I used GOOGLEFINANCE to import some fundamental data like ticker name, price, market cap, earnings per share (eps), and shares. Here is an example of how to do this using TESLA (TSLA) and Microsoft(MSFT).
Syntax: GOOGLEFINANCE (Ticker, [Attribute])
For names, I used “=GOOGLEFINANCE (Ticker, name)” to populate the stock names. Fill in the ticker symbols under the user input for all your stocks, use the formula to get the stock names, and then drag down to cover all your chosen stocks.
Using the Syntax above, import the remaining attributes of your choice. Note that GOOGLEFINANCE function does not support all attributes. You can check out the list of attributes you can import using the GOOGLEFINANCE function here. Check out the example of Walt Disney Co below.
Step 3: Head over to Finviz and extract the required data.
Finviz has an excellent free-to-use stock screener with over 60 filters that can be imported directly into Google sheets. Though Finviz does have a premium service that costs $39.50 per month, the free version gives you access to so much.
To extract data from Finviz, I used the IMPORTHTML function in the Google sheet. The IMPORTHTML function is used to Import data from a table or list within an HTML page.
Here is the Syntax: IMPORTHTML(url, query, index)
The url represents the URL of the page in question. The query is the list or table that contains the desired data and the index, which typically starts from 1, identifies the particular list or table as defined by the HTML source.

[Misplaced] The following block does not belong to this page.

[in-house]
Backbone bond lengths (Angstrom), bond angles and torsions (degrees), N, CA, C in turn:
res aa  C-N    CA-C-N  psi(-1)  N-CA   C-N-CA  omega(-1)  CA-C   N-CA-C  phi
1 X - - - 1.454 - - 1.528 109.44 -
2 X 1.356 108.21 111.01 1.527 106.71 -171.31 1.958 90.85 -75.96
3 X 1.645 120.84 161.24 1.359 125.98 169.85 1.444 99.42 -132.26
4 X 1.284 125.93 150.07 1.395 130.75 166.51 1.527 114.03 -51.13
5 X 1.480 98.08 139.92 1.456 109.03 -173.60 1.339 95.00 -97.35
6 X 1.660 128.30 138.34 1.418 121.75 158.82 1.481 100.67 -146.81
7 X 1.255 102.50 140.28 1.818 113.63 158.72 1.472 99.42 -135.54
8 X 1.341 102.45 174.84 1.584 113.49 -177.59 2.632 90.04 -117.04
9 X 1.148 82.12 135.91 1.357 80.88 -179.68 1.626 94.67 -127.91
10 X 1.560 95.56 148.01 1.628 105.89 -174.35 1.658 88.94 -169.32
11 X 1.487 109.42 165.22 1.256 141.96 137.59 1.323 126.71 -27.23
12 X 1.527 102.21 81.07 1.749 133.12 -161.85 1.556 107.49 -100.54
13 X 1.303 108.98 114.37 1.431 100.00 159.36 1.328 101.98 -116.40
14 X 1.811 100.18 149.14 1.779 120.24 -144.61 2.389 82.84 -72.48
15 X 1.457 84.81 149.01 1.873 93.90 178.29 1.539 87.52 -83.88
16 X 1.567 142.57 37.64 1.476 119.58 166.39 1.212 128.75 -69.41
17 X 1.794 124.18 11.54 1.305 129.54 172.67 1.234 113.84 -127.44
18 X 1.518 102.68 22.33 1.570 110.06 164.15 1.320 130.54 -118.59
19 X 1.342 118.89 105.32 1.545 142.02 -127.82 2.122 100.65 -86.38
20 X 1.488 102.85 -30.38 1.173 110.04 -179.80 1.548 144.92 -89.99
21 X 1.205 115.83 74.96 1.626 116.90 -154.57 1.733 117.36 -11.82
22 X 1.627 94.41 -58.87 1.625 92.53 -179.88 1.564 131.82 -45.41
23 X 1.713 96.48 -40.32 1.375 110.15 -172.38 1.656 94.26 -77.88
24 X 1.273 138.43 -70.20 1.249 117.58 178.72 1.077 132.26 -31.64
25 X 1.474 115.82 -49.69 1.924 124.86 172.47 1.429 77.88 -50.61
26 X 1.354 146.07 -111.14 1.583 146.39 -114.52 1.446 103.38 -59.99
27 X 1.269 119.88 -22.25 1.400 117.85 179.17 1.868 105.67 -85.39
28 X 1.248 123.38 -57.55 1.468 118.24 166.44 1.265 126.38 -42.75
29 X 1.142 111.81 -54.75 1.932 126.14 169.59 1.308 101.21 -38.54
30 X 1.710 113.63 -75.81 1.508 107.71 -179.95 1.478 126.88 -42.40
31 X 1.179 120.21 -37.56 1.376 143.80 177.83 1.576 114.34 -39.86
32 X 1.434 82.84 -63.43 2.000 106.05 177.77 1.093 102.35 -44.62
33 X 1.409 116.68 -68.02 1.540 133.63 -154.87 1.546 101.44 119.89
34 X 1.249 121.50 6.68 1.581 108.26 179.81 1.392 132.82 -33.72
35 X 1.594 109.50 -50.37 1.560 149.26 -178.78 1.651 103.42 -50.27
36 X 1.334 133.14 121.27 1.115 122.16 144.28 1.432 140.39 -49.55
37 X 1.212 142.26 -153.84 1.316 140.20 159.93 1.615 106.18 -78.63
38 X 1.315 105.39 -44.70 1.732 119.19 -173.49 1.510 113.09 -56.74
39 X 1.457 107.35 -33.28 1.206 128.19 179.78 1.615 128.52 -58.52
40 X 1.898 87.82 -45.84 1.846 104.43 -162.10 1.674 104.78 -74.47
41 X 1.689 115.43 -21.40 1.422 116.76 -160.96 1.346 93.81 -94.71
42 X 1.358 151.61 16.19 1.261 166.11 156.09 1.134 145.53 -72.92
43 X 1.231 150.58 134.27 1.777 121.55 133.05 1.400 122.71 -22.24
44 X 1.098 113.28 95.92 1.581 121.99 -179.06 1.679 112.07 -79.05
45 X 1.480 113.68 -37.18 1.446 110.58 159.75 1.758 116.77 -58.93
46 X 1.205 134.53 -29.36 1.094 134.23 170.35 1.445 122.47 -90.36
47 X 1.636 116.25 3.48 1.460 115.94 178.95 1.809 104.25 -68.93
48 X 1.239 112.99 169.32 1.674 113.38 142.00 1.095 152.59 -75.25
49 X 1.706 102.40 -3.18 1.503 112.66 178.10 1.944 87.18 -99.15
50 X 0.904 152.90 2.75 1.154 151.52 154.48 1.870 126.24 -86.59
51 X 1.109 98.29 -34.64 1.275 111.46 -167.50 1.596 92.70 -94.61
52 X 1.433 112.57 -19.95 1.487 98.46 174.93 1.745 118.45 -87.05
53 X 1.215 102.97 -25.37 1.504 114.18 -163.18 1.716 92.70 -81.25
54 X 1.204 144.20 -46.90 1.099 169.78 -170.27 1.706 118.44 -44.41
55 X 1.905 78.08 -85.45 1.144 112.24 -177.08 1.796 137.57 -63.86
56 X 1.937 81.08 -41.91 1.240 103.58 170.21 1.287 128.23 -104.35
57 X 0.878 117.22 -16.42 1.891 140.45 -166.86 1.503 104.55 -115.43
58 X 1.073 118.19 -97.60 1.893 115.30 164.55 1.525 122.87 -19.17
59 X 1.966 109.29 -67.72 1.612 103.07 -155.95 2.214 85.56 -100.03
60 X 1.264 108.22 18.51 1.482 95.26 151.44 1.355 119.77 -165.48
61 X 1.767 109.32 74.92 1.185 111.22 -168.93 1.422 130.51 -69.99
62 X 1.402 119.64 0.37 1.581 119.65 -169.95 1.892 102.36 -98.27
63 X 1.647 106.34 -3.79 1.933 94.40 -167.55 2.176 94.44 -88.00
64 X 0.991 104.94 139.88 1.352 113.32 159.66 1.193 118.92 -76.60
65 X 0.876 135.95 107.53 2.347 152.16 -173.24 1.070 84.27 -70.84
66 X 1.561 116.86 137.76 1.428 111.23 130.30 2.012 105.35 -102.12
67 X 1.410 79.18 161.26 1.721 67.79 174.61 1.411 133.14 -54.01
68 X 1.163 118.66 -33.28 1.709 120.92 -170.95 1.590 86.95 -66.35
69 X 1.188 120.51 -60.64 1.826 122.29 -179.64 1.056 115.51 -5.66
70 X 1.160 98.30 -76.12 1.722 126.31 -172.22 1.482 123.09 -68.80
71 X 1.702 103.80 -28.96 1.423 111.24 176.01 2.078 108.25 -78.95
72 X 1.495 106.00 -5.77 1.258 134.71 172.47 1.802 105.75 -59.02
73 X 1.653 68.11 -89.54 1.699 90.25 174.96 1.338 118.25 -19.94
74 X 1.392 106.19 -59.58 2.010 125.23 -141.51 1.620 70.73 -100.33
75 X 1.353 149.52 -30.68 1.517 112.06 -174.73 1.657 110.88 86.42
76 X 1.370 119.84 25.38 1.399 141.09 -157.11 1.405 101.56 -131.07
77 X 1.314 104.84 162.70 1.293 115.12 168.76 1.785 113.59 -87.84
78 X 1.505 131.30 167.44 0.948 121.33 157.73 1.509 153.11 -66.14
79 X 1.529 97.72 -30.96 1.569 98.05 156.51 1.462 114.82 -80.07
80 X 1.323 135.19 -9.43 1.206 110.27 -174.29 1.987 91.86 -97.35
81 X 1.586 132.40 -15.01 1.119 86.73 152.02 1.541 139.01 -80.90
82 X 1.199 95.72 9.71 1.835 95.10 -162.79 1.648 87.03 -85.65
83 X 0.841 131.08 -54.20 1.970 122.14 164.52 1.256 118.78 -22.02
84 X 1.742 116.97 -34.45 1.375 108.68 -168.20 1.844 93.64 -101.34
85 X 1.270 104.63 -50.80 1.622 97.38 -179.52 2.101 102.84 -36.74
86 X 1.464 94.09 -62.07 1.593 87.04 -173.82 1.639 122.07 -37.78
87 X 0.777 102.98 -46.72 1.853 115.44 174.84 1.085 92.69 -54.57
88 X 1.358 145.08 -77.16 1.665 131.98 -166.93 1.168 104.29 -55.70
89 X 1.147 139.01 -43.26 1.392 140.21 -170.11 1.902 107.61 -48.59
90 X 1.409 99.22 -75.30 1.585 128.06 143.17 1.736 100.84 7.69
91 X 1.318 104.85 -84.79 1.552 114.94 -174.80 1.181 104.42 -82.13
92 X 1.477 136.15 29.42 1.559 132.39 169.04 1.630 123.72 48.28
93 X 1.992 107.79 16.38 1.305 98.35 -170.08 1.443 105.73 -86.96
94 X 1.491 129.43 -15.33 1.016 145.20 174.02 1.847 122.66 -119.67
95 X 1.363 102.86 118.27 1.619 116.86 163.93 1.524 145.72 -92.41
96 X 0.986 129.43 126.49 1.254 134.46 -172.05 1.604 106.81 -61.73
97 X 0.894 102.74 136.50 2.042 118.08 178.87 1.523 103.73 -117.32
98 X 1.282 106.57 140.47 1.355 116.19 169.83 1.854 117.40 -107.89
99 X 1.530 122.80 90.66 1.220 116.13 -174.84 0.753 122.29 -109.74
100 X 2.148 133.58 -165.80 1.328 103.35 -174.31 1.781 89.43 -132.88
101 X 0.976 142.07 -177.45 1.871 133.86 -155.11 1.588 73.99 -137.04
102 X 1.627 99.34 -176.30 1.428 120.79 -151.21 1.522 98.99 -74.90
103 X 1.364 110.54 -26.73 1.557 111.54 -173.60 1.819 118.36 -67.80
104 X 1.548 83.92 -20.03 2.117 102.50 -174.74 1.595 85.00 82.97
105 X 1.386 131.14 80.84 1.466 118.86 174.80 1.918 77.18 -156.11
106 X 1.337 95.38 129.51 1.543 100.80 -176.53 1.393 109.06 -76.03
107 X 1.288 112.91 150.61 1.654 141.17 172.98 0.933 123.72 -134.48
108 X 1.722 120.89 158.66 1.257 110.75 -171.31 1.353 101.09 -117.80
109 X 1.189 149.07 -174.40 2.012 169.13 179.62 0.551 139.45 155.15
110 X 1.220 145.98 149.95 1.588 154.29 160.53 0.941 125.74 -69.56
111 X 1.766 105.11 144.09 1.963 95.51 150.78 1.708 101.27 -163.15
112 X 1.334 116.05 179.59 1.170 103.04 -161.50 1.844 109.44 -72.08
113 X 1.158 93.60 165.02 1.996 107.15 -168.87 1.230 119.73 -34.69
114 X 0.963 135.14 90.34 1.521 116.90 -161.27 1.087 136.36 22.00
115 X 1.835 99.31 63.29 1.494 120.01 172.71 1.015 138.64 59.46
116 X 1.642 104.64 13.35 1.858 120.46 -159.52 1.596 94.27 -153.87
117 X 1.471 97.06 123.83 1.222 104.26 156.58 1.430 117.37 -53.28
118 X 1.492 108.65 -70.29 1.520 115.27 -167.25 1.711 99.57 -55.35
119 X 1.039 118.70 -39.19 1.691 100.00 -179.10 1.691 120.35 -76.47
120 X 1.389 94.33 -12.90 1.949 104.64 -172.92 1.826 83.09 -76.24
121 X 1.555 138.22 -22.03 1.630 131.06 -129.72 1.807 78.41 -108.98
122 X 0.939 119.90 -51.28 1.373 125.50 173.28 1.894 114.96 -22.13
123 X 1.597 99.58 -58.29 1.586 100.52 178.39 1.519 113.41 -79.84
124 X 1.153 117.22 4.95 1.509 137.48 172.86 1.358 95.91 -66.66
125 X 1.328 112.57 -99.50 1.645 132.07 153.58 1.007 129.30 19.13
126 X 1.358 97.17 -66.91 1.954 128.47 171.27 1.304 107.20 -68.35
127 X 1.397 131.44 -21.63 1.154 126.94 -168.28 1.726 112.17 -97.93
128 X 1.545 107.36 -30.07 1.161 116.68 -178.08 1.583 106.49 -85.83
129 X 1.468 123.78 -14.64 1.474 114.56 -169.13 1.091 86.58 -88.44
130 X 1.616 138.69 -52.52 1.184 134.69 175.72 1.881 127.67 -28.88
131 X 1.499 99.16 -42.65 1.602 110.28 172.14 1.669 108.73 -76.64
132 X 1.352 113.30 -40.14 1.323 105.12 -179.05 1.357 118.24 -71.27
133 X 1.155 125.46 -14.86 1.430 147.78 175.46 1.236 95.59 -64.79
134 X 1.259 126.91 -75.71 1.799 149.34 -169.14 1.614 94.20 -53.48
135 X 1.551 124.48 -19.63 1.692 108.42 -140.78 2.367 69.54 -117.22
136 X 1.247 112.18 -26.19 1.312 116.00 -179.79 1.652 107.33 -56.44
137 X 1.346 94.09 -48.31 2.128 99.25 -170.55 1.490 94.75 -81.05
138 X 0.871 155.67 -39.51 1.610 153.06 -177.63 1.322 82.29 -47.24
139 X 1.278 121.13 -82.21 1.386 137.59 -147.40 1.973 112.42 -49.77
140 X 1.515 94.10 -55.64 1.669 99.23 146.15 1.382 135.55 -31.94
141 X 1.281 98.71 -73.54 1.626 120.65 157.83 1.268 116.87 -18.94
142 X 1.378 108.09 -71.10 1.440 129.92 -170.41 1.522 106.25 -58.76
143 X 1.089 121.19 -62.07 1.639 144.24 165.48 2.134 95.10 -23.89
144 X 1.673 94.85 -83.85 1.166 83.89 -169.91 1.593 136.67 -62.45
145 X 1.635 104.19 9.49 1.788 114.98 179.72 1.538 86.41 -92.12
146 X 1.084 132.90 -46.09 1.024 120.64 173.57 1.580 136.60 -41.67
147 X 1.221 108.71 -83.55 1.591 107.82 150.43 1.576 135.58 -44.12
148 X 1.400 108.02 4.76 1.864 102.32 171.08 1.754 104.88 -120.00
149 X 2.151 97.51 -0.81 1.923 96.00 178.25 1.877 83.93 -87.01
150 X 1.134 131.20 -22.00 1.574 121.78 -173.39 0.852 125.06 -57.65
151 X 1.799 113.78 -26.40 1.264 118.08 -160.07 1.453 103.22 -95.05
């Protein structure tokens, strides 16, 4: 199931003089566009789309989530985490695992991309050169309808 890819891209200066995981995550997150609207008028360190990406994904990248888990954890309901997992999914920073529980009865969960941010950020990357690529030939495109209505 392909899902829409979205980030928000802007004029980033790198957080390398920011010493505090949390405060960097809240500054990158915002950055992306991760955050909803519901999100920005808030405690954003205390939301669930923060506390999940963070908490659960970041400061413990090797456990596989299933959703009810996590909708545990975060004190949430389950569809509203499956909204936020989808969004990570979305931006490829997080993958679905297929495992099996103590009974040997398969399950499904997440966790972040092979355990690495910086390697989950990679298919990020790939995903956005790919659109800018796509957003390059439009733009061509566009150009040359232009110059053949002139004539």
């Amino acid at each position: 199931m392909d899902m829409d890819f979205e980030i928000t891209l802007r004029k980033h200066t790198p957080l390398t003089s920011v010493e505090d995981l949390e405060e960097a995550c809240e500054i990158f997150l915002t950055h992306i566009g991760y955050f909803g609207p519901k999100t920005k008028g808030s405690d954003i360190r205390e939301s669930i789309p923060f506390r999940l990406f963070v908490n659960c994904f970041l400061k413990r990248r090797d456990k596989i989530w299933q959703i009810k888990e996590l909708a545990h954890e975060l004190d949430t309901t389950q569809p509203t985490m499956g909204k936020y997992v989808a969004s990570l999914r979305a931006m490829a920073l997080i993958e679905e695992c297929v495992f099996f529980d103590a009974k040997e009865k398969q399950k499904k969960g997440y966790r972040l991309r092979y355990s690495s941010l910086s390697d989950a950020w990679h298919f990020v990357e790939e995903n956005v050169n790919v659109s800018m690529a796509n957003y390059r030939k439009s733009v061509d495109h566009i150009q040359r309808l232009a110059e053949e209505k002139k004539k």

For more on how to navigate this function, have a look at this article by Zapier.
Here is how to apply this function using Microsoft (MSFT) as an example.
Head over to Finviz and search for “Microsoft” or “MSFT”. The resulting page shows charts, tables, and other information on Microsoft (MSFT) including this table below.
Assuming you want to import the sales value from the table to your Google spreadsheet and have it updated dynamically, you can use the formula below. Note the row and column numbers are 4 and 2 respectively on table (8).
=INDEX(IMPORTHTML(“http://finviz.com/quote.ashx?t="&B3, “table”, 8), 4, 2)
Using the formula above returns the sales value in the form of *153.28B*.
Sometimes you may need to right-click on the table and expect elements to confirm the table number. At other times, you could employ trial and error to get the right table number.
To remove the asterisks and make my result a little pretty, you could use the substitute function on Google sheets. This function substitutes existing text with new text in a string. In this case, we simply replace “ * “ with nothing “ “.
=SUBSTITUTE( INDEX(IMPORTHTML(“http://finviz.com/quote.ashx?t="&B3, “table”, 8), 4, 2), “*”, “”)
Result : 153.28B
Now, we are getting there. To transform the figure into one anyone could easily work with, you could use the following formula
This simply transforms your sales number to the form you can work with (in this case, 153.28B to 153,280,000,000.00.
If you went through the steps, you now have a pretty quasi-automated spreadsheet populated with the different attributes of your choice that dynamically updates every 20mins — a good preparatory ground for your trading adventure.
Managing your portfolio has never been this exciting! I’m curious to know what tools you use in managing your stock portfolio?